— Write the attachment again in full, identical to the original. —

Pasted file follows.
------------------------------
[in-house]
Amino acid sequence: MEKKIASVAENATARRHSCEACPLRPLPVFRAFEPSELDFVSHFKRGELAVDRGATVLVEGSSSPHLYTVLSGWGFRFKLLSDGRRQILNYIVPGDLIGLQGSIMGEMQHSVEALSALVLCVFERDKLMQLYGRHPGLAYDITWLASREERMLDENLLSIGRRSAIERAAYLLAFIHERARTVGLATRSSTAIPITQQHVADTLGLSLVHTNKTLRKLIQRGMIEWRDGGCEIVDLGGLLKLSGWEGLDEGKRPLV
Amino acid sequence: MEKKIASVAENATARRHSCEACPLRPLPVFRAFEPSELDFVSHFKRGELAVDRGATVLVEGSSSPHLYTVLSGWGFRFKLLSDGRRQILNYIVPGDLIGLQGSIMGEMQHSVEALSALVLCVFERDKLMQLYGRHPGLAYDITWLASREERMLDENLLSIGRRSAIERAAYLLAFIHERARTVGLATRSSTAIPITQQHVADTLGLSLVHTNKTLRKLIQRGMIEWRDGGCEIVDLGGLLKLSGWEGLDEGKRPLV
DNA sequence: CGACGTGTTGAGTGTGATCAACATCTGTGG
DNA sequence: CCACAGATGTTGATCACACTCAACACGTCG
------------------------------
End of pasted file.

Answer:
[in-house]
Amino acid sequence: MEKKIASVAENATARRHSCEACPLRPLPVFRAFEPSELDFVSHFKRGELAVDRGATVLVEGSSSPHLYTVLSGWGFRFKLLSDGRRQILNYIVPGDLIGLQGSIMGEMQHSVEALSALVLCVFERDKLMQLYGRHPGLAYDITWLASREERMLDENLLSIGRRSAIERAAYLLAFIHERARTVGLATRSSTAIPITQQHVADTLGLSLVHTNKTLRKLIQRGMIEWRDGGCEIVDLGGLLKLSGWEGLDEGKRPLV
Amino acid sequence: MEKKIASVAENATARRHSCEACPLRPLPVFRAFEPSELDFVSHFKRGELAVDRGATVLVEGSSSPHLYTVLSGWGFRFKLLSDGRRQILNYIVPGDLIGLQGSIMGEMQHSVEALSALVLCVFERDKLMQLYGRHPGLAYDITWLASREERMLDENLLSIGRRSAIERAAYLLAFIHERARTVGLATRSSTAIPITQQHVADTLGLSLVHTNKTLRKLIQRGMIEWRDGGCEIVDLGGLLKLSGWEGLDEGKRPLV
DNA sequence: CGACGTGTTGAGTGTGATCAACATCTGTGG
DNA sequence: CCACAGATGTTGATCACACTCAACACGTCG